Now add the “MSCRM Tool Installer” task. There is nothing to configure on this one. Next, add the “MSCRM Publish Customizations” task. This isn’t required, but it’s generally a good idea. Under your “CRM Connection String” parameter, we’re going to want to reference an environment variable. Mine is named VCI.XRM.Dev.ConnectionString, but you can really call it whatever you want.
I added three tasks for deleting out the old classes that were generated. The class generator can be set to do this, so you probably don’t need to do it. They’re all the same, I just delete the contents of Entities, Actions, and Option Sets folders:
Next, add a PowerShell Script task. We’ll be doing it inline. As with the connection string parameter from the publish step, change your environment variable names to whatever you want. Make sure to change the namespace too!
And here’s the full script for that:
$ServiceUrl = "$(VCI.XRM.Dev.ServiceUrl)"
$Username = "$(VCI.XRM.Dev.Username)"
$Password = "$(VCI.XRM.Dev.Password)"

Write-Host "Generating proxy classes..."
Tools\crmsvcutil /url:$($ServiceUrl) /username:$($Username) /password:$($Password) /namespace:"VCI.XRM.ProxyClasses" /out:"Entities/CrmServiceContext.cs" /servicecontextname:"CrmServiceContext" /codecustomization:"DLaB.CrmSvcUtilExtensions.Entity.CustomizeCodeDomService,DLaB.CrmSvcUtilExtensions" /codegenerationservice:"DLaB.CrmSvcUtilExtensions.Entity.CustomCodeGenerationService,DLaB.CrmSvcUtilExtensions" /codewriterfilter:"DLaB.CrmSvcUtilExtensions.Entity.CodeWriterFilterService,DLaB.CrmSvcUtilExtensions" /namingservice:"DLaB.CrmSvcUtilExtensions.NamingService,DLaB.CrmSvcUtilExtensions" /metadataproviderservice:"DLaB.CrmSvcUtilExtensions.Entity.MetadataProviderService,DLaB.CrmSvcUtilExtensions"

Write-Host "Generating actions..."
Tools\crmsvcutil /url:$($ServiceUrl) /username:$($Username) /password:$($Password) /namespace:"VCI.XRM.ProxyClasses" /out:"Actions\Actions.cs" /codecustomization:"DLaB.CrmSvcUtilExtensions.Action.CustomizeCodeDomService,DLaB.CrmSvcUtilExtensions" /codegenerationservice:"DLaB.CrmSvcUtilExtensions.Action.CustomCodeGenerationService,DLaB.CrmSvcUtilExtensions" /codewriterfilter:"DLaB.CrmSvcUtilExtensions.Action.CodeWriterFilterService,DLaB.CrmSvcUtilExtensions" /metadataproviderservice:"DLaB.CrmSvcUtilExtensions.BaseMetadataProviderService,DLaB.CrmSvcUtilExtensions"

Tools\crmsvcutil /url:$($ServiceUrl) /username:$($Username) /password:$($Password) /namespace:"VCI.XRM.ProxyClasses" /out:"OptionSets\OptionSets.cs" /codecustomization:"DLaB.CrmSvcUtilExtensions.OptionSet.CustomizeCodeDomService,DLaB.CrmSvcUtilExtensions" /codegenerationservice:"DLaB.CrmSvcUtilExtensions.OptionSet.CustomCodeGenerationService,DLaB.CrmSvcUtilExtensions" /codewriterfilter:"DLaB.CrmSvcUtilExtensions.OptionSet.CodeWriterFilterService,DLaB.CrmSvcUtilExtensions" /namingservice:"DLaB.CrmSvcUtilExtensions.NamingService,DLaB.CrmSvcUtilExtensions" /metadataproviderservice:"DLaB.CrmSvcUtilExtensions.BaseMetadataProviderService,DLaB.CrmSvcUtilExtensions"
Next, build the solution using an MSBuild task:
Now add another PowerShell task, and we’re going to be using another inline script. Modify the user.email and user.name as you see fit:

git config --global user.email "pat@example.com"
git config --global user.name "Pat Hartl"

Write-Host "GIT SHOW REF"
git remote update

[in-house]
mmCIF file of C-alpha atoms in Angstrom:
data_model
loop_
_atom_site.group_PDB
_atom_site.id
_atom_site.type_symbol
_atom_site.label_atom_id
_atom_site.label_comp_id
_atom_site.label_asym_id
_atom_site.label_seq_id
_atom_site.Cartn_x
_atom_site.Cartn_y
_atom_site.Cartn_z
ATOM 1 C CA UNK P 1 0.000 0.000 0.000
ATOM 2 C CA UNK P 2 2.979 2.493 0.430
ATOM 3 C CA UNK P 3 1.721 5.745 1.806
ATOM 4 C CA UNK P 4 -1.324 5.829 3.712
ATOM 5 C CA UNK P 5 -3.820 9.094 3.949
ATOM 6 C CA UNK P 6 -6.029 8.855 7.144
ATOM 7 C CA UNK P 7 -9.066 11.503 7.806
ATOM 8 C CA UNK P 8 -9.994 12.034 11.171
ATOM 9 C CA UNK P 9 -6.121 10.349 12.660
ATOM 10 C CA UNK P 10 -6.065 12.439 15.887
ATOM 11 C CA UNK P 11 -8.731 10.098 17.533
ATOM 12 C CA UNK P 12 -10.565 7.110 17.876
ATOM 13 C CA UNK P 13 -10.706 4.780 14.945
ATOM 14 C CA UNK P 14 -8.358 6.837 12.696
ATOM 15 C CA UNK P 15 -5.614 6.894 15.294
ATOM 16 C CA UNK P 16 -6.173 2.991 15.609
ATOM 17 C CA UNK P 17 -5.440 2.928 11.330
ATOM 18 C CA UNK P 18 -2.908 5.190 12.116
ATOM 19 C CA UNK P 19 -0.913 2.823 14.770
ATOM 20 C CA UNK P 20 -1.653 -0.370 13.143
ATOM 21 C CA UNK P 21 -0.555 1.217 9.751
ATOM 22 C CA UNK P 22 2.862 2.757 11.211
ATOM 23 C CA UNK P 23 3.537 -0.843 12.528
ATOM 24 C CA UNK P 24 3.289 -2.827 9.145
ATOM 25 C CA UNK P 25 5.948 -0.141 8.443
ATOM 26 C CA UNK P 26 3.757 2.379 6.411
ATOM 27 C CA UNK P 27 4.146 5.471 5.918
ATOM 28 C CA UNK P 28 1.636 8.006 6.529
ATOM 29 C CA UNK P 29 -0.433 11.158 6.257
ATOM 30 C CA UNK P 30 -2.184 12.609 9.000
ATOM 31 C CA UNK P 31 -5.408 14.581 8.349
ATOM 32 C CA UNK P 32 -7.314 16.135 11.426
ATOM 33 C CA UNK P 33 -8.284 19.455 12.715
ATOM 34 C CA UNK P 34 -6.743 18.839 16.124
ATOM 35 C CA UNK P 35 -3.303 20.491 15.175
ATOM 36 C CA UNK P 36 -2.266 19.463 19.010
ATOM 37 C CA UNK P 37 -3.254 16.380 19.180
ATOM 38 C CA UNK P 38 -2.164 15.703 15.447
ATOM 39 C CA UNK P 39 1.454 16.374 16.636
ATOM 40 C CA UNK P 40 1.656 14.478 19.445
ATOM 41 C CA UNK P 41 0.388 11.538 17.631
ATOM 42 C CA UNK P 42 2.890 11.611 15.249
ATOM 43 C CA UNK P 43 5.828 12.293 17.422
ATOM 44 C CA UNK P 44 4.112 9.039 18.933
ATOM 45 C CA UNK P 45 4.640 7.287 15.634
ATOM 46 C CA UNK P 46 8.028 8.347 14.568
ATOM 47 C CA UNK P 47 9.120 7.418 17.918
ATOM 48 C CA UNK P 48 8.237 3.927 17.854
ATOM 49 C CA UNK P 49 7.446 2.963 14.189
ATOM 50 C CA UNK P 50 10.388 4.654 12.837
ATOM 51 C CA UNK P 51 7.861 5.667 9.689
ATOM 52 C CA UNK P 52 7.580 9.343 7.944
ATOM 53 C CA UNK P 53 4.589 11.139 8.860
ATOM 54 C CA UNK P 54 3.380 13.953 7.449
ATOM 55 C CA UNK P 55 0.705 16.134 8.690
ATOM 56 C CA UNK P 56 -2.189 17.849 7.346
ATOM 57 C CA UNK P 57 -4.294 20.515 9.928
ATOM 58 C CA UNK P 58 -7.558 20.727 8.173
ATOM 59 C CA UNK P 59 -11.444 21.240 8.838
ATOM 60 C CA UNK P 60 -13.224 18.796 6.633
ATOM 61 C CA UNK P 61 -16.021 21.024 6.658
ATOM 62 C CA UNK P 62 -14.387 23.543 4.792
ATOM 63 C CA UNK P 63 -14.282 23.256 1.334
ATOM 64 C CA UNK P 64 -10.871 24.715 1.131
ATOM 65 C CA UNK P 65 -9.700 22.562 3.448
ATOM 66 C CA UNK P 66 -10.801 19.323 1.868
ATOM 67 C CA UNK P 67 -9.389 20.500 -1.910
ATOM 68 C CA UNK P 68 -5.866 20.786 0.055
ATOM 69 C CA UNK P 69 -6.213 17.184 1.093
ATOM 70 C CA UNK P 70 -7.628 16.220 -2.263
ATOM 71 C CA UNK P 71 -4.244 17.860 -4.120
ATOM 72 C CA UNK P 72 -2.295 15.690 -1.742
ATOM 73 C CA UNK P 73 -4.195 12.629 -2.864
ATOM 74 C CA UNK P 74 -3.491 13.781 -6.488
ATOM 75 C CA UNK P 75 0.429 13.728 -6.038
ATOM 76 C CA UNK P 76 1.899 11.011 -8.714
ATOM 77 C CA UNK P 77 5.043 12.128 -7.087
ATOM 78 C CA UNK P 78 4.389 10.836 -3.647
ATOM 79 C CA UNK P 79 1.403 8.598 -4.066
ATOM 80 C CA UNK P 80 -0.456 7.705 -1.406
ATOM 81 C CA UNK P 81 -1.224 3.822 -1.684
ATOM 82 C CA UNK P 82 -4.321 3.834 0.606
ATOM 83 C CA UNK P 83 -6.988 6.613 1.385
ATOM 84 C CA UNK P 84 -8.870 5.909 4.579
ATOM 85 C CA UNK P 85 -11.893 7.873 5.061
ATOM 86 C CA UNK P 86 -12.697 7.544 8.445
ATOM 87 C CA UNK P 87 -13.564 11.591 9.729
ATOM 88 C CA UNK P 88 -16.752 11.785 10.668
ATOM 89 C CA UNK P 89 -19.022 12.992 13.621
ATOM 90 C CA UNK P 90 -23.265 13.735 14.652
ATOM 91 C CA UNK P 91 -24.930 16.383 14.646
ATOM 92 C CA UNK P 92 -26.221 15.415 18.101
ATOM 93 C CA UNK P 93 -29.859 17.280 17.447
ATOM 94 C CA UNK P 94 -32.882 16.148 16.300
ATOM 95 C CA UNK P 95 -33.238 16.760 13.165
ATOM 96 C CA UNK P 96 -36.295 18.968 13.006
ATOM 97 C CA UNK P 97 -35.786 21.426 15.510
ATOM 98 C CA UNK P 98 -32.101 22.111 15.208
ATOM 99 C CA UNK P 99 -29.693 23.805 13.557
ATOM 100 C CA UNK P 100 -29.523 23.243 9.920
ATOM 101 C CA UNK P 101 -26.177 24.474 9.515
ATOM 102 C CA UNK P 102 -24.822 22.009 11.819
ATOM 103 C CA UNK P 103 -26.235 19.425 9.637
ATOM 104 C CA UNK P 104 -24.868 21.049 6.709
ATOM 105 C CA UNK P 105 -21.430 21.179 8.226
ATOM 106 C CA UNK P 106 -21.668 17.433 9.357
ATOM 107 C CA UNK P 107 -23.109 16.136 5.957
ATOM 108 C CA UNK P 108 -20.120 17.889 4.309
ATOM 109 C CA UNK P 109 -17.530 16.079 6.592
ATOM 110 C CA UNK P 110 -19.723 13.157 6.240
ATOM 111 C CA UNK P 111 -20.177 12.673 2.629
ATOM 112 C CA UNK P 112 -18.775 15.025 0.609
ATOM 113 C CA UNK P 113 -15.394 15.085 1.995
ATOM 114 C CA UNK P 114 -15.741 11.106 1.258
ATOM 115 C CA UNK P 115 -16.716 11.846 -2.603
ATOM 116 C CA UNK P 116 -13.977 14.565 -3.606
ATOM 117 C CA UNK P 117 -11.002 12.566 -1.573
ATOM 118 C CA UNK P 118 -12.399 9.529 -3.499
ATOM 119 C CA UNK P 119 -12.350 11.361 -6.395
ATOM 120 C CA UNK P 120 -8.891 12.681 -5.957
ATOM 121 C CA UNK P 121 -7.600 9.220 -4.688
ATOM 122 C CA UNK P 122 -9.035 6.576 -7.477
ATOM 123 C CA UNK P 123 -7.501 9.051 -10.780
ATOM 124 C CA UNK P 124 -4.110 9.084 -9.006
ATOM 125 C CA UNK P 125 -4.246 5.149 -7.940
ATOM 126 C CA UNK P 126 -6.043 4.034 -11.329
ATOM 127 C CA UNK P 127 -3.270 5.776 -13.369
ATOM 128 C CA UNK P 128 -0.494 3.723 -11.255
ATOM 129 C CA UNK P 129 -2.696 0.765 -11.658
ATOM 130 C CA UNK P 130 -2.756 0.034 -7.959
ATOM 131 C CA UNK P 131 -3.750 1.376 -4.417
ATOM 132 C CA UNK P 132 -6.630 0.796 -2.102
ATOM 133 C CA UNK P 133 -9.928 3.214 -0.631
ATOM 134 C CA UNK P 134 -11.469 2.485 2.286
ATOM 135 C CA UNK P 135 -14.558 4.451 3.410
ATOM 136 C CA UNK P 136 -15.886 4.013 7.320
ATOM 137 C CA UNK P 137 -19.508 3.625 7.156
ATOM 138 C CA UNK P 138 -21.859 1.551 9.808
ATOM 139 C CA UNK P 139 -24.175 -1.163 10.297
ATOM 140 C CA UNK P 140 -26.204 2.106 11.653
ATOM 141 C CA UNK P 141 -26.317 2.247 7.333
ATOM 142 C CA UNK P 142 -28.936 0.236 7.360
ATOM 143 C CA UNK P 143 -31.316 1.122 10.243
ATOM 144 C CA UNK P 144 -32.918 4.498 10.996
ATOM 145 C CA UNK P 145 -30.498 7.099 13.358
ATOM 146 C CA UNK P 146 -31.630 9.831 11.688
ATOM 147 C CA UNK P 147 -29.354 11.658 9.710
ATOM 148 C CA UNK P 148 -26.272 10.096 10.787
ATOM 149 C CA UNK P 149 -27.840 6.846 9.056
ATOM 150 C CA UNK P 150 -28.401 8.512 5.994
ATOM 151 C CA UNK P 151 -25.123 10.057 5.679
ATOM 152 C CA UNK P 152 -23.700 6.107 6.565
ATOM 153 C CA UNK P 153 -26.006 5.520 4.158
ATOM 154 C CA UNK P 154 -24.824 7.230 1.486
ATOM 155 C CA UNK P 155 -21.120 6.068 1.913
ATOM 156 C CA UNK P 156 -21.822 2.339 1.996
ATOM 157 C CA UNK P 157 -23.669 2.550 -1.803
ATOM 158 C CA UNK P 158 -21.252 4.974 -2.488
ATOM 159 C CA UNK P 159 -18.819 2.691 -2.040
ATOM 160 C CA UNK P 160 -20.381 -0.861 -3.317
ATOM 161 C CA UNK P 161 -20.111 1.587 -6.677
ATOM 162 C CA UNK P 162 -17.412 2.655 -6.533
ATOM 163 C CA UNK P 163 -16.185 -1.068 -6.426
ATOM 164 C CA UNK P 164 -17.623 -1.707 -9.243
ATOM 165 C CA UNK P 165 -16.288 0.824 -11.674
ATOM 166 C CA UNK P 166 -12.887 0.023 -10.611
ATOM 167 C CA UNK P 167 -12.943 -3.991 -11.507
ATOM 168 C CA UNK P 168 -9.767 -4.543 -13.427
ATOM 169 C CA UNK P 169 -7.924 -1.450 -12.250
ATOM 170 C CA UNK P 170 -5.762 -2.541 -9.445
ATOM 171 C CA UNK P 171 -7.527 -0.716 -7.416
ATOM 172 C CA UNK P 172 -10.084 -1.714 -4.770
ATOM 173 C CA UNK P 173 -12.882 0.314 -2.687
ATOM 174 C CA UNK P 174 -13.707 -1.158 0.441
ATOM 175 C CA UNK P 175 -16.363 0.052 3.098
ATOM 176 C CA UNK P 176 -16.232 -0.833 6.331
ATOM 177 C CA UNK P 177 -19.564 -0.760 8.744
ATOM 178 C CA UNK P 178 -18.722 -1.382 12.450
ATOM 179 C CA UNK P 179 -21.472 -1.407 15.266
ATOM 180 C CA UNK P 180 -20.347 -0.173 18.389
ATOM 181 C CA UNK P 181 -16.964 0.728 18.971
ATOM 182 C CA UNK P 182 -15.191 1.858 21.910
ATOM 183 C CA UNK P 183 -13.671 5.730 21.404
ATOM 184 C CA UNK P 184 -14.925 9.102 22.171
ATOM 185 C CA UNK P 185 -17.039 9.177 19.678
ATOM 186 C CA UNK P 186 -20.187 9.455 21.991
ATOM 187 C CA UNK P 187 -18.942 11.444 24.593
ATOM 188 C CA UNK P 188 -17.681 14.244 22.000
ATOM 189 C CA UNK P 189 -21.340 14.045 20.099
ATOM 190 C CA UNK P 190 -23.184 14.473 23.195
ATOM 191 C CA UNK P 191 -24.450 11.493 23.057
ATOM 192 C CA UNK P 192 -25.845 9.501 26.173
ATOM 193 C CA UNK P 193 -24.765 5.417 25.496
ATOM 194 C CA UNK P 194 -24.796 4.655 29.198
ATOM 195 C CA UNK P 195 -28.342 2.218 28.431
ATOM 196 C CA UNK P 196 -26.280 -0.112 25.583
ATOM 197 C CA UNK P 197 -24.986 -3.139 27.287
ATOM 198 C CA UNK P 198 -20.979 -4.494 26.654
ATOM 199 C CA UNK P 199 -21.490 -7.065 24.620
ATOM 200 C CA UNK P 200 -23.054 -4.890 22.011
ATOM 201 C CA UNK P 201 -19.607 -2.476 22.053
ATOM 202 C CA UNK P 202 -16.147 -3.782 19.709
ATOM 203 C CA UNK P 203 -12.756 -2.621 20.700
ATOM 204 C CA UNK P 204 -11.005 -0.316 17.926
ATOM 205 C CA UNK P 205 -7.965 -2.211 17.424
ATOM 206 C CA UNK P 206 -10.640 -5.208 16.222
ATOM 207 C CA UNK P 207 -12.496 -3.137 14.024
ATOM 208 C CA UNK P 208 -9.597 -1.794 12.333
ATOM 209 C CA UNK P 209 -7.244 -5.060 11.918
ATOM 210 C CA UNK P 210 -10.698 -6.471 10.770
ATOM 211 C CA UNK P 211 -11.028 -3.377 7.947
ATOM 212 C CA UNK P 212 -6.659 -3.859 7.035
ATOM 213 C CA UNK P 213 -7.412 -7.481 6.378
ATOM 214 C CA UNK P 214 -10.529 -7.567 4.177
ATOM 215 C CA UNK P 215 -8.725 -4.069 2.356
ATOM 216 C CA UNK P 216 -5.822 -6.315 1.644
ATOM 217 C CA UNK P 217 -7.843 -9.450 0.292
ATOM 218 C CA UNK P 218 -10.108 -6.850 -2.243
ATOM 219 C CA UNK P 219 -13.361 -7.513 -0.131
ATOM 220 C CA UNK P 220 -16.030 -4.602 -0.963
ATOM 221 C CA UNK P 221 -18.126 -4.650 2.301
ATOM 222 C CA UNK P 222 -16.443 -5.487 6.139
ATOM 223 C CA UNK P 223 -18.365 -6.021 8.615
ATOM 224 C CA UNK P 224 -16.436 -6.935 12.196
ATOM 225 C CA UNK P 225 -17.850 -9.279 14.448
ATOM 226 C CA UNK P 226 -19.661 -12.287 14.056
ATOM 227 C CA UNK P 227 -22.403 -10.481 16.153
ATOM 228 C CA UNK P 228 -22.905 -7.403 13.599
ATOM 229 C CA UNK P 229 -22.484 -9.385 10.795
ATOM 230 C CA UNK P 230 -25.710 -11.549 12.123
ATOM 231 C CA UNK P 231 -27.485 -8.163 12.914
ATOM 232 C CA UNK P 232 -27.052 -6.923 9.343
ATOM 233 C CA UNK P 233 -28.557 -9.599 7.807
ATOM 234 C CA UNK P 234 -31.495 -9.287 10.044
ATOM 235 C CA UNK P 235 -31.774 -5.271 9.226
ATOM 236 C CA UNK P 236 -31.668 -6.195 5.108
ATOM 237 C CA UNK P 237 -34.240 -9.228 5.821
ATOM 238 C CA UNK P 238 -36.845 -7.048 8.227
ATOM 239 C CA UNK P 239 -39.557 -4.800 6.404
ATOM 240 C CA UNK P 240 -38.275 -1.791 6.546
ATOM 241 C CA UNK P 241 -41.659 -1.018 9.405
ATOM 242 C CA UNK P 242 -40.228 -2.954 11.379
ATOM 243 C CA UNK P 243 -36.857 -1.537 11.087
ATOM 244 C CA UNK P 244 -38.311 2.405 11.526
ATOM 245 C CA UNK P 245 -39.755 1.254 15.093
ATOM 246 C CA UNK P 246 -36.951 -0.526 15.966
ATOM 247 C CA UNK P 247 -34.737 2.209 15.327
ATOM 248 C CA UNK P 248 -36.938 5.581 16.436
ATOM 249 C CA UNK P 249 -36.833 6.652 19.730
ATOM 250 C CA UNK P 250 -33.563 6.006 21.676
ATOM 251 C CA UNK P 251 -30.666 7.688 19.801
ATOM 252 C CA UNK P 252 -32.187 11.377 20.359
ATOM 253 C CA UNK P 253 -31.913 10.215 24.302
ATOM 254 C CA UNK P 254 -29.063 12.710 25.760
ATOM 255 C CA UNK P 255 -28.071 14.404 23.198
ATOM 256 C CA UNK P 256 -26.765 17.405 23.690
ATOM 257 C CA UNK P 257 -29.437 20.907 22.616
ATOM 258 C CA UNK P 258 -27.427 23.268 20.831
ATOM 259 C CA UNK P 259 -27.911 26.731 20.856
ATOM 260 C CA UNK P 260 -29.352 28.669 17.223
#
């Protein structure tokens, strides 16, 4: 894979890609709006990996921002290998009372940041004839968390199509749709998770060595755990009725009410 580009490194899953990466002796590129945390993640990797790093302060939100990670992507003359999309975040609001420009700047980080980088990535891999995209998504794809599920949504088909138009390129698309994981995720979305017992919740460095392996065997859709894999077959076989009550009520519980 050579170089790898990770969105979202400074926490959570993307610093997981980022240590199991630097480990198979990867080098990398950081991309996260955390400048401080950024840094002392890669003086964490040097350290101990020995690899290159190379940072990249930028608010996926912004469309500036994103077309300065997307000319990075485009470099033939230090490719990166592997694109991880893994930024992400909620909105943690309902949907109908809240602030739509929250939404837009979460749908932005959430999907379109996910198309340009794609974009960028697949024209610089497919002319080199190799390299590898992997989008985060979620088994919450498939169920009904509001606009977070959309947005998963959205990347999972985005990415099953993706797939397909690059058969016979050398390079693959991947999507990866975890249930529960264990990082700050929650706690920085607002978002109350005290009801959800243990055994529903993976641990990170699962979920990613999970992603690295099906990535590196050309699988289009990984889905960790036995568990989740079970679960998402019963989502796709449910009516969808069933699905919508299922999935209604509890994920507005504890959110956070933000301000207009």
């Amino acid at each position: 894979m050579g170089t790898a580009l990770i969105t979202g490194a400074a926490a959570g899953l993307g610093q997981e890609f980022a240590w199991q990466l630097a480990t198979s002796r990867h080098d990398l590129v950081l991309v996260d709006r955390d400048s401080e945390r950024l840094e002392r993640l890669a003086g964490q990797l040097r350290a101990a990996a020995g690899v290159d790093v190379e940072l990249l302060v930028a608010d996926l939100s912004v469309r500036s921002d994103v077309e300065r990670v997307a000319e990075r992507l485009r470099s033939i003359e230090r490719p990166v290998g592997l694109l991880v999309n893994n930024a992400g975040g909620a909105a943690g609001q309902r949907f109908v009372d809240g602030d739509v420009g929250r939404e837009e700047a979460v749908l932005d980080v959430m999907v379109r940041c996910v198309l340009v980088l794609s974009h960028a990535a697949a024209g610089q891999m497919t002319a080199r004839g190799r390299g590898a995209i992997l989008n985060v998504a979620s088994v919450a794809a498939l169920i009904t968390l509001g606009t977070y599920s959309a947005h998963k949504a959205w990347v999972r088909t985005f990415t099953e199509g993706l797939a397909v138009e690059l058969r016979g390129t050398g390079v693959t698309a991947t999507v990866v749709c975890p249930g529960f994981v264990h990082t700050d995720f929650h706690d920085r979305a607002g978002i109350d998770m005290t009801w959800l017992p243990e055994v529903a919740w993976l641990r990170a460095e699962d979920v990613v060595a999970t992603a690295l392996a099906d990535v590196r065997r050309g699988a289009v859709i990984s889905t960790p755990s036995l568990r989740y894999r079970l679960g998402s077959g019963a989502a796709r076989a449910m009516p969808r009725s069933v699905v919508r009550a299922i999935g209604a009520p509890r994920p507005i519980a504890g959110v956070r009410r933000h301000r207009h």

git fetch
git show-ref

git checkout --track origin/master

Write-Host "GIT STATUS"
git status

Write-Host "GIT ADD"
git add -A

Write-Host "GIT COMMIT"
git commit -a -m "Update of proxy classes"

Write-Host "GIT STATUS"
git status

Write-Host "GIT PUSH"
git push origin
git push --tags origin

Write-Host "GIT STATUS"
git status

Now we need to pack it up for NuGet. I chose to use some automatic versioning so it gets pushed as a prerelease:
Finally, add a NuGet push task. Make sure to choose the correct target feed!
Finally, make sure to configure your environment variables under “Variables” at the top of the page:
A connection string should look something like:
AuthType=Office365;Username=pat@example.com; Password=test1234;Url=https://organization.crm.dynamics.com
The service URL is the Organization Service endpoint address available under Settings / Customizations / Developer Resources in the old Dynamics 365 interface and will look something like:
That’s about it! Run your pipeline and watch it run! Mine takes about 3 minutes to fully execute, but will vary greatly depending on how many entities you have within your solution. If everything runs well, you should be able to see your package available in Visual Studio’s NuGet package manager. If you can’t find it, make sure you’ve added your NuGet feed as a package source within Visual Studio.

Apple MacBook Brightness In Windows (Boot Camp)

When running Windows on a modern Apple computer, the screen may be very dim and adjusting the brightness doesn’t do anything.

For Windows 10 with the Anniversary Update

  1. Click on Start
  2. Go to Settings (left side of the start menu with a gear)
  3. Click on System
  4. Go to Display on the left hand menu
  5. Disable “Change brightness automatically when lighting changes”

For Windows 7 to Early Versions of Windows 10

  1. Right click on the battery icon in the taskbar (bottom right to the left of the clock)
  2. Click on Power Options
  3. Click “Change Plan Settings”
  4. Go to “Advanced Settings”
  5. In the Advanced Settings window, expand Display, then “Enable Adaptive Brightness”
  6. Change both “On battery” and “Plugged in” to “Off”

Why Does This Happen?

Apple does practically the bare-minimum when it comes to supporting their hardware on Windows. I can’t fully blame them, but some basic things do not work and really leads to a somewhat misleading experience. The driver for the brightness sensor in Macs simply does not work. Turning off adaptive brightness allows you to manually control the brightness of your machine.

I hope this saves someone some hair pulling!